The Pilot Responded, However He Did Not Contact The Departure Controller

Location: Camarillo, CA Accident Number: WPR22FA210
Date & Time: June 10, 2022, 08:03 Local Registration: N305L
Aircraft: Mooney Aircraft Corp. M20K Injuries: 1 Fatal
Flight Conducted Under: Part 91: General aviation – Personal

On June 10, 2022, about 0803 Pacific daylight time, a Mooney M20K, N305L was destroyed when it was involved in an accident near Camarillo, California. The pilot was fatally injured. The airplane was operated as a Title 14 Code of Federal Regulations Part 91 personal flight. The pilot had flown in from his home base of Phoenix Deer Valley Airport (DVT) the day before the accident to play golf in the Camarillo area, and the accident flight was to be his return  trip.

About 0730 he contacted Leidos Flight Service and requested an abbreviated weather briefing. The briefer stated that a marine layer was present in Camarillo, and the pilot responded that it was, “socked in”. He requested cloud top information and was provided with the closest pilot report (PIREP), which indicated 700 ft cloud tops at Los Angeles International Airport (LAX) which was along the coast, about 40 miles to the east. The pilot responded, “there you go”, and after receiving information on a local temporary flight restriction (TFR), he asked how he should file a VFR-on-top flight plan, and if he could file it with the briefer. The briefer stated that he would need to file an instrument flight rules (IFR) flight plan, with a VFR-on-top clearance, and that they could do it immediately.

With the flight plan filed, at 0749 the pilot contacted the Camarillo tower controller. Weather at the time included calm wind, visibility of 4 miles, and 300 ft overcast ceilings and mist. The controller provided the pilot with the IFR clearance to DVT, with instructions to turn right to 275° after departure for radar vectors, climb and maintain 3,000 ft, and expect 7,000 ft, 5 mins after departure. The pilot replied, but had omitted the initial 3,000 ft altitude instruction, and was corrected by the controller. About 8 mins later, the pilot responded that he was ready to taxi, and was given instructions to taxi to runway 26 via taxiways F and A. Over the next few minutes, the pilot began to taxi, but appeared to be using taxiway G. He told the controller that this was the first time he had flown from CMT and was given amended taxi instructions to the runway 26 runup area.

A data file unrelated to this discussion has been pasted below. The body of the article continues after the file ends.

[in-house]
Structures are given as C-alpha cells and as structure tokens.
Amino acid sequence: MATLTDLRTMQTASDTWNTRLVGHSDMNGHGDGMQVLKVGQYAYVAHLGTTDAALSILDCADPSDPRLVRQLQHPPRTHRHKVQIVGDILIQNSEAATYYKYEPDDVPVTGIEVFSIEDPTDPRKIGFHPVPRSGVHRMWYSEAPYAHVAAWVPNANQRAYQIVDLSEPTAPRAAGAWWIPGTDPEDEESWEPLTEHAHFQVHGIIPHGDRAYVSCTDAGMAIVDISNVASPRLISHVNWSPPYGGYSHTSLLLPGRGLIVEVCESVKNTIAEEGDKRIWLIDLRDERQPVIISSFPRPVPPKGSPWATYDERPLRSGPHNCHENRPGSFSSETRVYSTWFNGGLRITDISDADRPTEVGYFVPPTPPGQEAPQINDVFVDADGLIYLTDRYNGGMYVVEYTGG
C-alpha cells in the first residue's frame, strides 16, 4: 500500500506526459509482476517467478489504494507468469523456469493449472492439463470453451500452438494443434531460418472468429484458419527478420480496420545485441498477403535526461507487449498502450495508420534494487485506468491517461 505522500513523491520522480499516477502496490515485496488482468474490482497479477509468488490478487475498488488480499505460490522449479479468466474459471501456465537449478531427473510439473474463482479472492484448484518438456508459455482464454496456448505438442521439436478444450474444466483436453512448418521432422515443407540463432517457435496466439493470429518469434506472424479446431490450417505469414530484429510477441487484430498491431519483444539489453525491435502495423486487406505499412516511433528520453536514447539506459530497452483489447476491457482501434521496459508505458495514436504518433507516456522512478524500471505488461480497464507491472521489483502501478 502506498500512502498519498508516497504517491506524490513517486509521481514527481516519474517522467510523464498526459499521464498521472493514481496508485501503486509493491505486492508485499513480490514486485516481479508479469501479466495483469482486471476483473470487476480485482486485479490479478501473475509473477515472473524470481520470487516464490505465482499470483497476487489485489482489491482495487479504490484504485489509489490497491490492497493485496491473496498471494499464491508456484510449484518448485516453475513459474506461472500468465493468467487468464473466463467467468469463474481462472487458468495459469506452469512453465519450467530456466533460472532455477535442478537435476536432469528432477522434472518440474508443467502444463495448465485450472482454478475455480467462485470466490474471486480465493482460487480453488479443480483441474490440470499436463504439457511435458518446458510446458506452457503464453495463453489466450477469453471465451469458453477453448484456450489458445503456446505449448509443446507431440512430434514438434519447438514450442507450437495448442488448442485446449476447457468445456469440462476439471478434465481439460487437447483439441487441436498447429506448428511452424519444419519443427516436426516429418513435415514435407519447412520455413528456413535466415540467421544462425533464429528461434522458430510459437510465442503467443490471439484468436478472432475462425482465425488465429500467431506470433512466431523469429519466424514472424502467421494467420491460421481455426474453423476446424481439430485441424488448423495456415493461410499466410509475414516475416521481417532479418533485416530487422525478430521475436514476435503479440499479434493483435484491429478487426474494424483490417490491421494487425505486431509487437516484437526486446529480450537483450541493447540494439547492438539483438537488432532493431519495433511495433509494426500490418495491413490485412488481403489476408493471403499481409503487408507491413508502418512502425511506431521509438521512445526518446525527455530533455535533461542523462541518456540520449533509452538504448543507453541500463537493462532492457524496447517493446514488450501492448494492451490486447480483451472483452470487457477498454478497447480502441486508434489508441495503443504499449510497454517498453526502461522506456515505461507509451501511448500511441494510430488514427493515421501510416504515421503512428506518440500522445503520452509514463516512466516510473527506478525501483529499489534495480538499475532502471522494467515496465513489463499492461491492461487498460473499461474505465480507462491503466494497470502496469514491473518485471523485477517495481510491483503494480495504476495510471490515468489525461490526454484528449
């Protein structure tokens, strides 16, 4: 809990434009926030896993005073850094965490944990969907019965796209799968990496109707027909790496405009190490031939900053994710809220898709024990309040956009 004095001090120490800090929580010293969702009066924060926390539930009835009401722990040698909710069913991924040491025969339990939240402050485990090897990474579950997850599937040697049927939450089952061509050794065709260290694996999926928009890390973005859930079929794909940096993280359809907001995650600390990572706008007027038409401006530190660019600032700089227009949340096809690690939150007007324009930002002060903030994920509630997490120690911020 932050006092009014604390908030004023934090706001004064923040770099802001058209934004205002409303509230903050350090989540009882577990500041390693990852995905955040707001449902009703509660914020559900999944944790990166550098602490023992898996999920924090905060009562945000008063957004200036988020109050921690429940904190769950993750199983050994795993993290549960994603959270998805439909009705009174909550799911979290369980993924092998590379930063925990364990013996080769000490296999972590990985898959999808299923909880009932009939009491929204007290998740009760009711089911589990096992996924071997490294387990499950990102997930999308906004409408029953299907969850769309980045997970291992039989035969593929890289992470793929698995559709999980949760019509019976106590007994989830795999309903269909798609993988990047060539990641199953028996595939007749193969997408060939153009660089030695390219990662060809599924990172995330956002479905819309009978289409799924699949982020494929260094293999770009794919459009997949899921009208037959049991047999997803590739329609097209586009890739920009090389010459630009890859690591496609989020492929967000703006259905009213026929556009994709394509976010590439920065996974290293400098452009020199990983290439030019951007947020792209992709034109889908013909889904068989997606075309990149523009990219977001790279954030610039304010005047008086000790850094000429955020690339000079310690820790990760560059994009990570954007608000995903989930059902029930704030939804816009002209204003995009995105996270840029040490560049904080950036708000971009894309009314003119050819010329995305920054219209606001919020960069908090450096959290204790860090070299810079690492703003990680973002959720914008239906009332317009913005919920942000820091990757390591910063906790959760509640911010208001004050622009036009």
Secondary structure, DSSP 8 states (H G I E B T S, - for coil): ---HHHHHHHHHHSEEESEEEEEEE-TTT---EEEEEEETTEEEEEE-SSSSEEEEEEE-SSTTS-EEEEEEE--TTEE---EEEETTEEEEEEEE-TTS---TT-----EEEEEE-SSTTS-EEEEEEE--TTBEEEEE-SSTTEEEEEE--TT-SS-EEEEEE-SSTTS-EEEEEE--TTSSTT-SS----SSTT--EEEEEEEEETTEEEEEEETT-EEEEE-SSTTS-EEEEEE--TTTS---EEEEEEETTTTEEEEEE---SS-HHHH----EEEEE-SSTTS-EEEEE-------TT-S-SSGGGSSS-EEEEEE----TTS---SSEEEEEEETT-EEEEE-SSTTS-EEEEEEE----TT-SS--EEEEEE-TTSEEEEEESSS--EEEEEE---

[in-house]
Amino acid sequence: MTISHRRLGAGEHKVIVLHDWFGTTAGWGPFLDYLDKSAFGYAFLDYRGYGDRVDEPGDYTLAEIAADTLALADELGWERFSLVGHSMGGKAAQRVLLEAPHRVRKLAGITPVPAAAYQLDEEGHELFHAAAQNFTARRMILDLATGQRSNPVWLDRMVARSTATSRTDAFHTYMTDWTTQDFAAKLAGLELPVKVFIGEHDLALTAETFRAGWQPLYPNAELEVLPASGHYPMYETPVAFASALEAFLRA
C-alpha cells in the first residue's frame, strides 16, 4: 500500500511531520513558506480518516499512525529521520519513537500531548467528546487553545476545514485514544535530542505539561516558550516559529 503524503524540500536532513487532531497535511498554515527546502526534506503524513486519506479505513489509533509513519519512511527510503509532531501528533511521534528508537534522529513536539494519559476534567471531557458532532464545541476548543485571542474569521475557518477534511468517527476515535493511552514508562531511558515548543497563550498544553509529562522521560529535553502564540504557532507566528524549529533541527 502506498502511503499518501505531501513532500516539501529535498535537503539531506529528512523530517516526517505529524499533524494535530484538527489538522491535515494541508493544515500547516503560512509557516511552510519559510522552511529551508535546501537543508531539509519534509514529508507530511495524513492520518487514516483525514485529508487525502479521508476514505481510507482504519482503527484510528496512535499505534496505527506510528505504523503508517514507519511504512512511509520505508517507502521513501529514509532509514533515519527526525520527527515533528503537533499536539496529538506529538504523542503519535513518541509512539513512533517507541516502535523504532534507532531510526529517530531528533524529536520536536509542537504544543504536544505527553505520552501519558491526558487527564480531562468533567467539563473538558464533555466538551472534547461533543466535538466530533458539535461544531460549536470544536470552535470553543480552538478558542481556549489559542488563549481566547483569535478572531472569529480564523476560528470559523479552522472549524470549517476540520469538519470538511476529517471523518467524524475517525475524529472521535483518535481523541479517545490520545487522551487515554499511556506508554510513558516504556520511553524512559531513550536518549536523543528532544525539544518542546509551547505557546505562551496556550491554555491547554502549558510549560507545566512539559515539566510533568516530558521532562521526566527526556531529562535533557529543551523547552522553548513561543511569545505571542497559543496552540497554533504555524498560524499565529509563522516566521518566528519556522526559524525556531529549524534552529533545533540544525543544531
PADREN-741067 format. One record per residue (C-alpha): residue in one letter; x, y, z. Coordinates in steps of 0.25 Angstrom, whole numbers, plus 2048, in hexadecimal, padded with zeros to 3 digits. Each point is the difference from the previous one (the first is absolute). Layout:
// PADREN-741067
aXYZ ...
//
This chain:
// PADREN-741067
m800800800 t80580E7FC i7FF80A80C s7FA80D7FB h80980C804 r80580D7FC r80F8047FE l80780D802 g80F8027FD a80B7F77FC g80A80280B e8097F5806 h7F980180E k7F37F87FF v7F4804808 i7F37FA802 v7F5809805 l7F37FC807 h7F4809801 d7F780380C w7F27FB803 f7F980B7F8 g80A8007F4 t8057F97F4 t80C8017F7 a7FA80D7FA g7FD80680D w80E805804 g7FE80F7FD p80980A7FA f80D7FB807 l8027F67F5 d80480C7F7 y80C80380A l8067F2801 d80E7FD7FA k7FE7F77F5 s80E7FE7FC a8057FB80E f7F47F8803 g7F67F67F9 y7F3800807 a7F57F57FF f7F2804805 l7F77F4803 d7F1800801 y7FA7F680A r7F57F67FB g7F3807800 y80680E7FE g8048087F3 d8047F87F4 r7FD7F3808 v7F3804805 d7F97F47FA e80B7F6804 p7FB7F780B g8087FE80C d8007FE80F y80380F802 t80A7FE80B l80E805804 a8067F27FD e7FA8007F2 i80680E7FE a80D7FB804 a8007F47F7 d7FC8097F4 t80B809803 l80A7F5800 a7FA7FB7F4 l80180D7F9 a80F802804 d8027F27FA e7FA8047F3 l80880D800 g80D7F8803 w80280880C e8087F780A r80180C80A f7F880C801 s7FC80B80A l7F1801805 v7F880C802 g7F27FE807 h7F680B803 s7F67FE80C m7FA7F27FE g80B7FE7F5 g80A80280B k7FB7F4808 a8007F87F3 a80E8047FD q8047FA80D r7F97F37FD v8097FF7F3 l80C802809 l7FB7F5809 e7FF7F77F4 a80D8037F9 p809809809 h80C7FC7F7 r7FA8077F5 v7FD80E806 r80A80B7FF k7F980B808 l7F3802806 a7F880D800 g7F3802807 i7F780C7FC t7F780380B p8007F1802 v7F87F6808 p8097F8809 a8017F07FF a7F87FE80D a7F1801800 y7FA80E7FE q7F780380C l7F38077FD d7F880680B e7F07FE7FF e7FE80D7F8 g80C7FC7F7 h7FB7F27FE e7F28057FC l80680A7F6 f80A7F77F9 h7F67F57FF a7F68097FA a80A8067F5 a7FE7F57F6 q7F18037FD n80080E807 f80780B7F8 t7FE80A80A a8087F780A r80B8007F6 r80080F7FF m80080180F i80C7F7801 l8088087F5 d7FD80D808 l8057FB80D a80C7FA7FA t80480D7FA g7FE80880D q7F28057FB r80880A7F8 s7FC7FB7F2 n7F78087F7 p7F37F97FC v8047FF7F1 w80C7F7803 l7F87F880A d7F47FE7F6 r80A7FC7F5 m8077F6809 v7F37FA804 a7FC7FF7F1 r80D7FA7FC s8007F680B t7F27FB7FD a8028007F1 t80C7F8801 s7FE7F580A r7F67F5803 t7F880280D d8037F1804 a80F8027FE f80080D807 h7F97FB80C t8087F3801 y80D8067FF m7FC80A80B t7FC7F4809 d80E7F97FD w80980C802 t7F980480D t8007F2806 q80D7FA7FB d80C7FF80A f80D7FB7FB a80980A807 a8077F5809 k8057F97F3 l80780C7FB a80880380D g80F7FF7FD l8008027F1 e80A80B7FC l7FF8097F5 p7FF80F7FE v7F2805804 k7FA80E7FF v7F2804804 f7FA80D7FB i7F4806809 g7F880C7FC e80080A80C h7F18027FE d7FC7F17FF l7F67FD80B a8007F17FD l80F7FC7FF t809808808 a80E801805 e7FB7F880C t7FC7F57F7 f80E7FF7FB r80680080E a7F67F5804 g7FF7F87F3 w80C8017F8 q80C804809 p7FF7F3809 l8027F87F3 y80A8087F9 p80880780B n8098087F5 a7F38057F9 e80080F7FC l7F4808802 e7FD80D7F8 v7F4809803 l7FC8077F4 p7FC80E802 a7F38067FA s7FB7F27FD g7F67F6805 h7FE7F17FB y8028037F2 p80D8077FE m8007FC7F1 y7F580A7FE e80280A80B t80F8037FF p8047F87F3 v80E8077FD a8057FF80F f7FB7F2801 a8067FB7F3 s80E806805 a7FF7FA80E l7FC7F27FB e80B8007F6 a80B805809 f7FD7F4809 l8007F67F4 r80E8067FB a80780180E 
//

At 0801, the pilot was cleared for takeoff, and about 90 seconds later was given instructions to contact the departure controller. The pilot responded, however he did not contact the departure controller. About one minute later, a controller from Southern California TRACON (SCT) called the CMT tower controller to ask if the airplane had taken off, because they had not made contact, and had not seen the airplane on their radar console.

Multiple witnesses driving along Route 101, which was a freeway located parallel to the departure runway and about ½ mile north, reported seeing a low flying airplane travelling at high speed from south to north. They stated that the airplane then collided with the ground just past the freeway, and a fireball ensued. A video from a dashboard mounted camera from one of the witnesses corroborated their accounts and revealed that the airplane was flying just above the height of adjoining power lines. It did not appear to be trailing any smoke or vapors prior to impact.

The first point of impact was identified by a wing-shaped imprint at the top wall of a building located south of the freeway, and one mile west-northwest of the departure end of runway 26. The imprint was about 50 ft above the ground, and its shape corresponded to a 15° right-winglow impact attitude. The outboard section of the right wing and aileron were located on the buildings flat roof. A trail of debris consisting of wing skin fragments and the right flap continued on a heading of 035 degrees, across the freeway to a secondary impact point in a strawberry field, 750 feet beyond.

The debris beyond the secondary impact point consisted of the propeller, cabin skin fragments, and flight instruments, all leading to the main wreckage, which was on the same heading, about 250 ft downrange. The airframe sustained extensive impact and thermal damage through to the leading edge of the tail assembly. Impact and thermally damaged remnants of the entire left wing, along with the inboard section of the right wing remained attached to the center of the cabin.

FMI: www.ntsb.gov